Early Renin Inhibitor Program At Cibageigy

Tremendous resources have been devoted to the design of orally efficacious renin inhibitors, starting in the late 1970s [17-20], and a vast number of potent and selective peptide-like TSM inhibitors have been reported. Several candidates progressed into the clinic but suffered from poor intestinal absorption or high liver first-pass elimination, high synthetic complexity and hence high cost of goods, and/or insufficient clinical efficacy. The renin drug discovery project at Ciba-Geigy started in 1980 and transitioned through the evolution over three generations of renin inhibitors, ranging from modified linear peptides initially, to more drug-like peptidomimetics and ultimately to completely novel chemical structures that still function as TSM inhibitors. Computer-aided molecular modeling along with X-ray crystallography of human renin with and without bound inhibitors enabled us to adopt a systematic direct target-structure based strategy. This eventually culminated in the discovery of aliskiren, 1, representing a unique class of topological peptidomimetic renin inhibitors, as described in more detail by this review.

The large peptide inhibitor CGP29287, 2 (Figure 2), derived from the N-terminal sequence of angiotensinogen by incorporation of the statine TSM at the renin cleavage site and with modification of both N- and C-terminal sites, was the first proteolytically stable, long-acting renin inhibitor shown to be active after intravenous and oral administration to monkeys [12]. Although not considered 'drug-like' due to its peptide characteristics, this first-generation inhibitor proved its importance as a pharmacological tool for studying the endocrine, hemodynamic, renal and cardiac responses to tissue and systemic renin inhibition in vivo in primates [21]. Subsequently, reduction of molecular size by truncation at both the N- and the C-terminus and incorporation of a hydroxyethylene

HN^NH2 ,NH

HN NH2

Figure 2 First generation peptide renin inhibitor — CGP29287 (2).

N^NH

j y £ .

  • S' - N °-O f H O ^ OH
  • O / H O"

Figure 3 Second-generation peptide-based renin inhibitors.

(HE) isostere provided inhibitors spanning the S4-S2' enzyme recognition sites. Further structure refinement identified CGP38560, 3 (Figure 3) [22], a renin inhibitor of the second generation and the first selected at Ciba-Geigy for clinical investigations. This potent and selective inhibitor of human and marmoset plasma renin in vitro (IC50 = 0.7nM) reduced mean arterial pressure (MAP) and suppressed PRA in Na-depleted restrained marmosets (10mg/kg oral dose) [23]. Owing to its short duration of action in hypertensive patients and low (<1%) oral bioavailability in humans, 3 was not considered to be a clinically viable drug [24,25].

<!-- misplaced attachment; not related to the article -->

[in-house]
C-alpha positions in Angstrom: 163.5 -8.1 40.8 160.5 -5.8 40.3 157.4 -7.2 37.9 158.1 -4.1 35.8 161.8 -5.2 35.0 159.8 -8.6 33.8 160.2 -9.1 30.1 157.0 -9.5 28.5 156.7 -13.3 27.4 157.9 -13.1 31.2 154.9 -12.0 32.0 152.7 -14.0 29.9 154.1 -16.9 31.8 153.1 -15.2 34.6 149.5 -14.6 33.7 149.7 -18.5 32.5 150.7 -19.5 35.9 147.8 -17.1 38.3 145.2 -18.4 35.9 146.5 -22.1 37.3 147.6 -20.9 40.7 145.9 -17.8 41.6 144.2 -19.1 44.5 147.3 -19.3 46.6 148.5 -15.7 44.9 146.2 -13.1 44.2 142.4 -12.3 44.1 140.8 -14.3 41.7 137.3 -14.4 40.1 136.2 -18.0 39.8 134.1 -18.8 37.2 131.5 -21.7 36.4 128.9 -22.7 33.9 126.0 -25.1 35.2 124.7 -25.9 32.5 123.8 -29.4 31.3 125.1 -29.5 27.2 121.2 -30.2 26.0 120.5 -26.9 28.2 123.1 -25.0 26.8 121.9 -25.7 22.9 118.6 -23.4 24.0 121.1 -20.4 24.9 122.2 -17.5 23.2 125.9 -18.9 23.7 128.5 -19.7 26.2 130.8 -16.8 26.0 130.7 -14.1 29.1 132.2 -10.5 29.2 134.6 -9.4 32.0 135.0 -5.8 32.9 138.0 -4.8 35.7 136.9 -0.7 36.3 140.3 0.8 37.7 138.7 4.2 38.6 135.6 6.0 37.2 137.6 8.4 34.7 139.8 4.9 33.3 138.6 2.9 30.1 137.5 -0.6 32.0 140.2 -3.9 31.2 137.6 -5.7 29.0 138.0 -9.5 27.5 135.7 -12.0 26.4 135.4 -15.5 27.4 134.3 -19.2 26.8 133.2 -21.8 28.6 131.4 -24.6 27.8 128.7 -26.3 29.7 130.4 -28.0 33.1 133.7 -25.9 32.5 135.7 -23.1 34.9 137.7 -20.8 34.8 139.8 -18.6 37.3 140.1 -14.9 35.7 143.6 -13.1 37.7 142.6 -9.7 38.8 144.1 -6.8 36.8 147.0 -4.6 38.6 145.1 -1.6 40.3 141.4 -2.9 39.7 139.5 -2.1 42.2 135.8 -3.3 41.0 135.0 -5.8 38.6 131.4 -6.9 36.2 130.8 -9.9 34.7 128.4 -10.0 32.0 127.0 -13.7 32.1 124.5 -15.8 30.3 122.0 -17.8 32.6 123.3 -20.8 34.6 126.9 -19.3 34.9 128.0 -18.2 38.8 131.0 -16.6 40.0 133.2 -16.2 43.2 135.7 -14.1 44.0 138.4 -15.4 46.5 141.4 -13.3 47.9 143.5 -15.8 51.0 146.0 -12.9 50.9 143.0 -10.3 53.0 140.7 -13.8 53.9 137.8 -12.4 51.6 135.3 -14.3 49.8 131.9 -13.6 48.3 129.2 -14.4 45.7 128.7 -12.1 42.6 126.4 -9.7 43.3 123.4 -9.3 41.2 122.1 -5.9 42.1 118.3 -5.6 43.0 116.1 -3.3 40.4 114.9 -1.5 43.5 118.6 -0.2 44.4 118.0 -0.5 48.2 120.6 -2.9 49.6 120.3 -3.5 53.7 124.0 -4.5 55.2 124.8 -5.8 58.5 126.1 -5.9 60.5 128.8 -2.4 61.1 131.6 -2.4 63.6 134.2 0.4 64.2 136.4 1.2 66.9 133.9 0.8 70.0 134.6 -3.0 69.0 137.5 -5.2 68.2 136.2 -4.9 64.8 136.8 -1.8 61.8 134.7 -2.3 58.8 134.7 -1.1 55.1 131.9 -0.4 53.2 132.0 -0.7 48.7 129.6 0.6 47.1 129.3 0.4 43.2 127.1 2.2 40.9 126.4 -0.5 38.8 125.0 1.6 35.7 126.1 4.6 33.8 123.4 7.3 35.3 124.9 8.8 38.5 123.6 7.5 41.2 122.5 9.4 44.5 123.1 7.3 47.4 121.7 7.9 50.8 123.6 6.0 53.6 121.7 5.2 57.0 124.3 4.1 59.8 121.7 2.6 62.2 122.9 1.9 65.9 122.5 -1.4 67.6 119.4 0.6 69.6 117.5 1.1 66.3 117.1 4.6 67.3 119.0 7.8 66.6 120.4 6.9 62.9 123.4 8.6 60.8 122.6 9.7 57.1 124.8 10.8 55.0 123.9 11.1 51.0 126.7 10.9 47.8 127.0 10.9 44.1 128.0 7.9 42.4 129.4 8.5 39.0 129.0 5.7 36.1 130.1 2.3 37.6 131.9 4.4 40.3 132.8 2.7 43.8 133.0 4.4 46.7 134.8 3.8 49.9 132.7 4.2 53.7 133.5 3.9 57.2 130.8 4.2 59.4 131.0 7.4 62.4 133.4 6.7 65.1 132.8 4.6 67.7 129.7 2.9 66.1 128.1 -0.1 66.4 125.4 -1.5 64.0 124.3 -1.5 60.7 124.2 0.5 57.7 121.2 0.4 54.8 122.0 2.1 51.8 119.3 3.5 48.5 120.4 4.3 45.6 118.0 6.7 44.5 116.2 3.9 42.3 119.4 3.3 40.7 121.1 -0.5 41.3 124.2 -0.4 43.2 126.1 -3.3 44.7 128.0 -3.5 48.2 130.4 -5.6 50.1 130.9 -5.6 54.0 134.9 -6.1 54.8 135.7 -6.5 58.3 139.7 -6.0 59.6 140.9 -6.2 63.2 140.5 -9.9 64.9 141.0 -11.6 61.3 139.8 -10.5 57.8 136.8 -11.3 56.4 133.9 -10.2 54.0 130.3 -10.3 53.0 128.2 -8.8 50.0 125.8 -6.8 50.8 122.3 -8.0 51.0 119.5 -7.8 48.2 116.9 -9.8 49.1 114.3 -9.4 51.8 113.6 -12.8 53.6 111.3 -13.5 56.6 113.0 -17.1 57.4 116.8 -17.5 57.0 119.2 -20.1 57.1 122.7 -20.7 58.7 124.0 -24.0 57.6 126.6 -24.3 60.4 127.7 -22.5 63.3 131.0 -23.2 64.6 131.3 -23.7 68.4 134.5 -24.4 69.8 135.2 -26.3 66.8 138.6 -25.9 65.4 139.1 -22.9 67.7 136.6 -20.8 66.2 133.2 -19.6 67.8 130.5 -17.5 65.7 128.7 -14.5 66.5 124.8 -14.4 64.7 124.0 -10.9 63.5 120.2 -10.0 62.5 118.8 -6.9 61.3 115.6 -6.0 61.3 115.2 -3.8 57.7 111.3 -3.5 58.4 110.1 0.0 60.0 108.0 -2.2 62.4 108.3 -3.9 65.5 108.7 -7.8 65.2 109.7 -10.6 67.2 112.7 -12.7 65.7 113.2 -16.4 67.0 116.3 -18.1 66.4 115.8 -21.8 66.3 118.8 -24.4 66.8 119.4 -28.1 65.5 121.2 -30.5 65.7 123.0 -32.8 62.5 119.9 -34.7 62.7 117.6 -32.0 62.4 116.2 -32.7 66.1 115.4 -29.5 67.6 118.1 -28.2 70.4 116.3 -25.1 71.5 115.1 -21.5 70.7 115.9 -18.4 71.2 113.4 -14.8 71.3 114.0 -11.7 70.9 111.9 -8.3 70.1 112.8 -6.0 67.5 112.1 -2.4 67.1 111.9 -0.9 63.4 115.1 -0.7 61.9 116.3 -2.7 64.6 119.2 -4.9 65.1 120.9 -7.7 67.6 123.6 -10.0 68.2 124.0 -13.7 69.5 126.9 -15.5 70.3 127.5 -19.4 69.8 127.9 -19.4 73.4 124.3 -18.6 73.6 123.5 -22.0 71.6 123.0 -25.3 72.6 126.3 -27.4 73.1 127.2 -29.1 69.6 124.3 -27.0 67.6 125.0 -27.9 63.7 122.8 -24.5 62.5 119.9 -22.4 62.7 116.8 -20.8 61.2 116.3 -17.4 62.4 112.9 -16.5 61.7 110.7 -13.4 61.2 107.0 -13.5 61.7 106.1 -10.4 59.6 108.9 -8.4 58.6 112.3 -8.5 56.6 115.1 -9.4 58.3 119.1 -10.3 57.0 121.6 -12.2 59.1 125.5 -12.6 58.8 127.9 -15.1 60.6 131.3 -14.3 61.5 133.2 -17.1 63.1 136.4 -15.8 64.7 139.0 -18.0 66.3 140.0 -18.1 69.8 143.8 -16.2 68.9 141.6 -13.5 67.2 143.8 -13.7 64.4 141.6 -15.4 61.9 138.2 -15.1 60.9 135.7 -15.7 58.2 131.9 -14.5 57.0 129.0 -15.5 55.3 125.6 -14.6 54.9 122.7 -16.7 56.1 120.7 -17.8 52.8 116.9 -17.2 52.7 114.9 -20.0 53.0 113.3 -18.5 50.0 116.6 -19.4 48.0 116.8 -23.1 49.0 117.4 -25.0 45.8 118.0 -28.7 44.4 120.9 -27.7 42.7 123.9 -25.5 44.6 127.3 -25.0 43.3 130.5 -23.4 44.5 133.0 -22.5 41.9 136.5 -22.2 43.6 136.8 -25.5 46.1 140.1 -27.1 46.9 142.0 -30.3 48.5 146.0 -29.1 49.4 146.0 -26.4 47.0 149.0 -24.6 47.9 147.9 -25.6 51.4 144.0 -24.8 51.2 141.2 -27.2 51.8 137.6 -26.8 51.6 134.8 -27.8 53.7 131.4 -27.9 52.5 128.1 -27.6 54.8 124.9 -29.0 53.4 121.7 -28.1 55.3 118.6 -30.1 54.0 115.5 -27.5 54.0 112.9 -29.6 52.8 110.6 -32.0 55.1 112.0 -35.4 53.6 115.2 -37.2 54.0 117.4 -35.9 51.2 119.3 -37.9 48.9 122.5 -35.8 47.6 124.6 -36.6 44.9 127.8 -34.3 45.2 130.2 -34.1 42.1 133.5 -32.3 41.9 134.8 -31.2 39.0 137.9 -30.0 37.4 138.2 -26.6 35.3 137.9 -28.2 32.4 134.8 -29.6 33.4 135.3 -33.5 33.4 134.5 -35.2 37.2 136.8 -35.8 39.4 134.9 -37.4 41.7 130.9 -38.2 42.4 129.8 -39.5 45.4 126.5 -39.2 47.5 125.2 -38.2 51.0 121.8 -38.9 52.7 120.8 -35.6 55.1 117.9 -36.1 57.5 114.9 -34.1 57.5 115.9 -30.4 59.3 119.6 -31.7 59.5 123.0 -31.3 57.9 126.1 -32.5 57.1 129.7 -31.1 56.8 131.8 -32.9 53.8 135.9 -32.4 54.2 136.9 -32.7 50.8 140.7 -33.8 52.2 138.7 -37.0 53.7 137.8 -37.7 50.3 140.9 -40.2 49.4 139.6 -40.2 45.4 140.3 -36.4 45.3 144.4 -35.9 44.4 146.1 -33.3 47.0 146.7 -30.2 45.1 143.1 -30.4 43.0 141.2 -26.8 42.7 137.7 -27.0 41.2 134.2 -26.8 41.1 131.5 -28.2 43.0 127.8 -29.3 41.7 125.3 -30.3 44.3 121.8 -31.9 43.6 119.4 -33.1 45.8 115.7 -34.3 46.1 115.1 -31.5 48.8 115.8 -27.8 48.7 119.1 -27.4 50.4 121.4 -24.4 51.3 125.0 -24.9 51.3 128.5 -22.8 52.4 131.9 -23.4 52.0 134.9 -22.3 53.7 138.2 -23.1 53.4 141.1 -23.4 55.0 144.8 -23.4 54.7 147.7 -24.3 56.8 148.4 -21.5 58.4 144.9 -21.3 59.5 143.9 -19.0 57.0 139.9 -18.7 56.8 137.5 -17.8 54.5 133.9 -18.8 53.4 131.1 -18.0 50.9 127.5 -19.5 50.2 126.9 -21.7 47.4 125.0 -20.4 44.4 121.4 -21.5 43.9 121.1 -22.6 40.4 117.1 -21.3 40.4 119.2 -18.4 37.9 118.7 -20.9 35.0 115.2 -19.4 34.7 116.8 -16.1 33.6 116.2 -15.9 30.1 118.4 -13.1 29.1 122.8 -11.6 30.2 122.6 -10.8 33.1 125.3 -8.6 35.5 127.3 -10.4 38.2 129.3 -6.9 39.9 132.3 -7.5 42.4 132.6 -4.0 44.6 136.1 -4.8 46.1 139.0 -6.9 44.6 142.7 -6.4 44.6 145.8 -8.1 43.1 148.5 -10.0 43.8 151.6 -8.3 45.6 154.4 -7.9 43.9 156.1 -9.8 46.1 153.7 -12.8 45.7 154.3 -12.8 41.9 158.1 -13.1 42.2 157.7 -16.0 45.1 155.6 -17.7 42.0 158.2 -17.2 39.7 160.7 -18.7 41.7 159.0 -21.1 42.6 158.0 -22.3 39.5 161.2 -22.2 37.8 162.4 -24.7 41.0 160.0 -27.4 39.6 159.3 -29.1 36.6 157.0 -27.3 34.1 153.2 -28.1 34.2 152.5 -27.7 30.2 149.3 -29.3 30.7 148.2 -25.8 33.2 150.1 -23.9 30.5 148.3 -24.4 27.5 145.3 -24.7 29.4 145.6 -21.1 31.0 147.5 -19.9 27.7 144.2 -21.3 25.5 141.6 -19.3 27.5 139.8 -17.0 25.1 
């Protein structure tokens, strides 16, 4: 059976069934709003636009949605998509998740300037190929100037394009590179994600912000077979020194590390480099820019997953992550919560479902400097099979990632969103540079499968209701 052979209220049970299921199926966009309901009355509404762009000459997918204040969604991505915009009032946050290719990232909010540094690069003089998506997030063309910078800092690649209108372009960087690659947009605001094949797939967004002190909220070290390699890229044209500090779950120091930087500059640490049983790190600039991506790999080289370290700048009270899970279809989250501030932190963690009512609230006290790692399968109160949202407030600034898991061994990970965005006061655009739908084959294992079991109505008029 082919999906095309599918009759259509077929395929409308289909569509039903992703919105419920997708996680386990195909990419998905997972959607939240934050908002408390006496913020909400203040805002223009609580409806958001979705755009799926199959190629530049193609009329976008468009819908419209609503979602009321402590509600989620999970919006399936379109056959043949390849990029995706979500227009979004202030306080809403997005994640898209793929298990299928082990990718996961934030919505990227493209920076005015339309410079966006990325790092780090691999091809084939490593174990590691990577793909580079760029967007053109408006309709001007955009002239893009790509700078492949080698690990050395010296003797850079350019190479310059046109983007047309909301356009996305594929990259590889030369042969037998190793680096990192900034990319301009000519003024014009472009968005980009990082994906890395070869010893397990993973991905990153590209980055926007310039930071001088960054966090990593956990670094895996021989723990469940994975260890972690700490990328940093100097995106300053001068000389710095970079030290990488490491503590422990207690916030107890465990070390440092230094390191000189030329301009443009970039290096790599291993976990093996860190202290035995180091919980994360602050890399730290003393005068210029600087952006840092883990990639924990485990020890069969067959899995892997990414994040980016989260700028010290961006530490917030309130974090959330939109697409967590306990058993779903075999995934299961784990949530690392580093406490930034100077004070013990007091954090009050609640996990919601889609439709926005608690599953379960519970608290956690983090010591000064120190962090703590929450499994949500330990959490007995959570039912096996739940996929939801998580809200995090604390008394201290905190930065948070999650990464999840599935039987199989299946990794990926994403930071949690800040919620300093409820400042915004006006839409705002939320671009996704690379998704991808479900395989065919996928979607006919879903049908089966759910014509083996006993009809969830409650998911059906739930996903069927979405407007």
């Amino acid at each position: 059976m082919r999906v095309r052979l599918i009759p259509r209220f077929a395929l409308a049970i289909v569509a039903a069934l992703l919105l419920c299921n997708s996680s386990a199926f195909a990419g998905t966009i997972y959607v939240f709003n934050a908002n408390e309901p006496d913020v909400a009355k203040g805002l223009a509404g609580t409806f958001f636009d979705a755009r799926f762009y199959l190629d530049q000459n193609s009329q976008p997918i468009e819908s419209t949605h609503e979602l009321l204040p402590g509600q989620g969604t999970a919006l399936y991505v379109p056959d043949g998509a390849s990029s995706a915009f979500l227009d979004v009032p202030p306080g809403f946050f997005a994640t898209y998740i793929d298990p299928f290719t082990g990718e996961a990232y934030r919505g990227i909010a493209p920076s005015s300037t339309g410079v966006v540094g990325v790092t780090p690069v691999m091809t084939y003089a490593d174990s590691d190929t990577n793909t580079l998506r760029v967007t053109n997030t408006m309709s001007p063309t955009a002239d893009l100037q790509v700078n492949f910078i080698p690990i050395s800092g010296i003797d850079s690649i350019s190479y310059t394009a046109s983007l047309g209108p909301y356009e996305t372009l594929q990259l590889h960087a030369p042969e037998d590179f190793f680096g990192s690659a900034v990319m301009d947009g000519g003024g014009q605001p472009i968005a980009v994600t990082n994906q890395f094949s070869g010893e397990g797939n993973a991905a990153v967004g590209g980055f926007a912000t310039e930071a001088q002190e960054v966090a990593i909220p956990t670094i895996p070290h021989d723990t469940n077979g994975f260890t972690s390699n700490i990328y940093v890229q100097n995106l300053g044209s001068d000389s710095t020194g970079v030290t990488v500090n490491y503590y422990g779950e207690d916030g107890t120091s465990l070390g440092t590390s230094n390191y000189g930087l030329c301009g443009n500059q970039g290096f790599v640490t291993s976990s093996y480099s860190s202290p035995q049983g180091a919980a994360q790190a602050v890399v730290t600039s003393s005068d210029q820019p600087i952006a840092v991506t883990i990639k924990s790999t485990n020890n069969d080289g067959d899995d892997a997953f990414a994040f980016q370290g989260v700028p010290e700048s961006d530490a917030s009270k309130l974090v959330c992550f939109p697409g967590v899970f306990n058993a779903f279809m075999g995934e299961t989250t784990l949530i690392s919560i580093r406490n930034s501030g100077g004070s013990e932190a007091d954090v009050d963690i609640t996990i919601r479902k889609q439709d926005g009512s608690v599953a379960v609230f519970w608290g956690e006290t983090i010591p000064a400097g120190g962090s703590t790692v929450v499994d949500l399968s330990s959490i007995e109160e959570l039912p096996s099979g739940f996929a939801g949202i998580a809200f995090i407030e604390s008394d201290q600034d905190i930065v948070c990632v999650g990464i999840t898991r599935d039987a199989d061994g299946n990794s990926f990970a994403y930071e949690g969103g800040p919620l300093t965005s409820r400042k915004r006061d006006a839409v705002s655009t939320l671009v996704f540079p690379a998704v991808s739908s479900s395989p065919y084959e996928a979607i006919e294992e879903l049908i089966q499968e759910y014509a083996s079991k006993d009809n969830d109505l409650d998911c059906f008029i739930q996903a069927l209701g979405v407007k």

Remikiren (RO-42-5892, 4), with a plasma human renin IC50 = 0.8 nM, combined the N-terminal tert-butylsulfonyl of 3 with a shorter C-terminal diol TSM [8] and was investigated by Hoffmann-La Roche in phase II trials. RO-42-5892 caused significant BP lowering in hypertensive patients, but antihypertensive responses were only short-lasting at the maximal tolerated dose [26]. Oral bioavailability of 4 was low in monkeys, rats, dogs and humans (~ 1%) due to rapid liver first-pass metabolism and biliary excretion of unchanged drug [27,28]. It is noteworthy that 4 was proposed to act primarily by inhibiting an extra-plasma renin pool [29]. RO-42-5892 is the first renin inhibitor for which extensive partitioning to, and retention by, the kidney has been reported [30].

More water soluble second generation inhibitors with superior pharmacokinetics in animal species were subsequently disclosed. SC-56525, 5 (IC50 = 1.2 nM), was reported by Searle to exert potent oral BP lowering effects in both Na-depleted and renal hypertensive dogs [11]. Oral bioavailability of 5 was 66% in dogs (30mg/kg po); however, nonlinear pharmacokinetics and a short elimination half-life (1.3 h) were observed [31]. Zankiren (A-72517, 6, IC50 = 1.1 nM) culminated from a structure-oral absorption optimization strategy at Abbott [7,32-34]. Oral bioavailability in cynomolgus monkey, dog and rat was 8, 53 and 24%, respectively, with the dog predicting best the human bioavailability [33]. Remarkably, distribution studies in animals showed selective uptake of 6 into the kidneys, which could explain its favorable effects on renal hemodynamics [34]. In patients, 6 showed rapid oral absorption and significant antihypertensive efficacy [35]. Zankiren has been considered a hallmark second-generation renin inhibitor, although the drug was not developed further [33].

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